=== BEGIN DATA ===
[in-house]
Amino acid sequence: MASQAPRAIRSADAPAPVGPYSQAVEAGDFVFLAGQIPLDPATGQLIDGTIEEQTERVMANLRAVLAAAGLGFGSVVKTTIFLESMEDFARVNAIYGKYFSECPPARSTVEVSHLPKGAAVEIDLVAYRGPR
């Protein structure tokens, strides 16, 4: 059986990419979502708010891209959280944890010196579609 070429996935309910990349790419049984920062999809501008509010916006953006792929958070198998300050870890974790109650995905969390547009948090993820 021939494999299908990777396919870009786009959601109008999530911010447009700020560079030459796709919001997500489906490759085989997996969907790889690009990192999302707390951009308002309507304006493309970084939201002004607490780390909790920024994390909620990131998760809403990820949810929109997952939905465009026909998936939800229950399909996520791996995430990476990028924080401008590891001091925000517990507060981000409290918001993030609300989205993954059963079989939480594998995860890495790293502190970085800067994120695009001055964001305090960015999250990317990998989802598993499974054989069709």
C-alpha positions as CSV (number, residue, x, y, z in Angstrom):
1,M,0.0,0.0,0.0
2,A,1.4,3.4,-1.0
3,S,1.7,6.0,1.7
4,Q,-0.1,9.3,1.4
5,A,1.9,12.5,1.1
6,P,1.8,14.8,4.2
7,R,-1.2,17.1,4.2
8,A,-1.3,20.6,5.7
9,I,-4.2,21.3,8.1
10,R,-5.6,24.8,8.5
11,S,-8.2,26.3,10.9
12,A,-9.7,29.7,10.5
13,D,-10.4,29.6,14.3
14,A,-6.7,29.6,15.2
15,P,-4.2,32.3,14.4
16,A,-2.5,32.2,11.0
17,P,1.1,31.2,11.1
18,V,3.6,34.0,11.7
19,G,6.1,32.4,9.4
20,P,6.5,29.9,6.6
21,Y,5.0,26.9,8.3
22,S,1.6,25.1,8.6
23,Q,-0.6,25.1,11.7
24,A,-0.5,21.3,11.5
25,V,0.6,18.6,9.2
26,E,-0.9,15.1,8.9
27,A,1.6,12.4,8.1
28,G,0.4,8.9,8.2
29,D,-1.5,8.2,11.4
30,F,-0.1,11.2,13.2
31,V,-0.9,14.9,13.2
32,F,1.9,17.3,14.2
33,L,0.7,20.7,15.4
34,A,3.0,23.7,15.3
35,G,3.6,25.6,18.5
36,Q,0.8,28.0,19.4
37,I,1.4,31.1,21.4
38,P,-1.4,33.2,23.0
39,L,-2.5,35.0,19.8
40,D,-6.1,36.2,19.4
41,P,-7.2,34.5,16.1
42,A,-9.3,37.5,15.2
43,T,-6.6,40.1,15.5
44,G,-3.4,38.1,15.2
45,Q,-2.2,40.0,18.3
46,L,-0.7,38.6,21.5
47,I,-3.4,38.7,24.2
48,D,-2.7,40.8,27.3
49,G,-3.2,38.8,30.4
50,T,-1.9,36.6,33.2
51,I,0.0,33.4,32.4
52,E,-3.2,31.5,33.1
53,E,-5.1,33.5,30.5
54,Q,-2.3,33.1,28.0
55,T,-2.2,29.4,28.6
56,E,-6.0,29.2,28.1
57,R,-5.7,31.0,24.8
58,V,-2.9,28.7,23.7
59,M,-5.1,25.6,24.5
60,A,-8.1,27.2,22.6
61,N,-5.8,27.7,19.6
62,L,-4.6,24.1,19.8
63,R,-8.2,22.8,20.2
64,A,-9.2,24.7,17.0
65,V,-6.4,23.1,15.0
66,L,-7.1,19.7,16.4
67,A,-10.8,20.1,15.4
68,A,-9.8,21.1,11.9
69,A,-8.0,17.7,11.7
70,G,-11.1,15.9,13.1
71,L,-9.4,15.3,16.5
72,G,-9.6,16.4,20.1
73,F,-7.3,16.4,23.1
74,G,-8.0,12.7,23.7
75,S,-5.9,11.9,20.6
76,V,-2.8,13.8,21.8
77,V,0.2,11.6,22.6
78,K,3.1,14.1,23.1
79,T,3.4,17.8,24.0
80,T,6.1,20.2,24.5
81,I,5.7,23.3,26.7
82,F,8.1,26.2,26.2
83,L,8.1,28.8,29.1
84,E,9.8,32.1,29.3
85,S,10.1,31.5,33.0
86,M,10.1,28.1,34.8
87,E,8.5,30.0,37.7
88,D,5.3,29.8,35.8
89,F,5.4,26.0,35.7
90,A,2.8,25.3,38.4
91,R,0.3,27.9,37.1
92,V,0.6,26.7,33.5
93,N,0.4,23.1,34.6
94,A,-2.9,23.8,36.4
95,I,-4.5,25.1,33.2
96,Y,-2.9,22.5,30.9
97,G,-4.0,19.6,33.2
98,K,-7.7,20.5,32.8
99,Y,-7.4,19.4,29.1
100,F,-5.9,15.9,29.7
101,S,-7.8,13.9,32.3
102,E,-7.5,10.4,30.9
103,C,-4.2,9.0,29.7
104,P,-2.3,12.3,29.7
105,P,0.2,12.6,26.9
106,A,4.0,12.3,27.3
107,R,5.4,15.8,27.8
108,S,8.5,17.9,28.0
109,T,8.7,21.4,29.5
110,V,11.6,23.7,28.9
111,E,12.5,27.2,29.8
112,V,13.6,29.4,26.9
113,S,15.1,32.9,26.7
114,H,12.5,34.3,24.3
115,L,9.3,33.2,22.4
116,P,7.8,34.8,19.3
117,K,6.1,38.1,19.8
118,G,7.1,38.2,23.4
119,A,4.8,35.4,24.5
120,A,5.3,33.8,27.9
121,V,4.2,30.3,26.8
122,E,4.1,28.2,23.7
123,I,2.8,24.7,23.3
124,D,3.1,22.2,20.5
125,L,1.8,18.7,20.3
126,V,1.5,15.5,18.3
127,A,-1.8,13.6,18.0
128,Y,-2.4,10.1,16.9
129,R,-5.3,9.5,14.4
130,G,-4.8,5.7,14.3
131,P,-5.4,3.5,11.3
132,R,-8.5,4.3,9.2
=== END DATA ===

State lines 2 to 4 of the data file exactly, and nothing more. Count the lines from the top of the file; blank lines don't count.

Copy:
Amino acid sequence: MASQAPRAIRSADAPAPVGPYSQAVEAGDFVFLAGQIPLDPATGQLIDGTIEEQTERVMANLRAVLAAAGLGFGSVVKTTIFLESMEDFARVNAIYGKYFSECPPARSTVEVSHLPKGAAVEIDLVAYRGPR
């Protein structure tokens, strides 16, 4: 059986990419979502708010891209959280944890010196579609 070429996935309910990349790419049984920062999809501008509010916006953006792929958070198998300050870890974790109650995905969390547009948090993820 021939494999299908990777396919870009786009959601109008999530911010447009700020560079030459796709919001997500489906490759085989997996969907790889690009990192999302707390951009308002309507304006493309970084939201002004607490780390909790920024994390909620990131998760809403990820949810929109997952939905465009026909998936939800229950399909996520791996995430990476990028924080401008590891001091925000517990507060981000409290918001993030609300989205993954059963079989939480594998995860890495790293502190970085800067994120695009001055964001305090960015999250990317990998989802598993499974054989069709």
C-alpha positions as CSV (number, residue, x, y, z in Angstrom):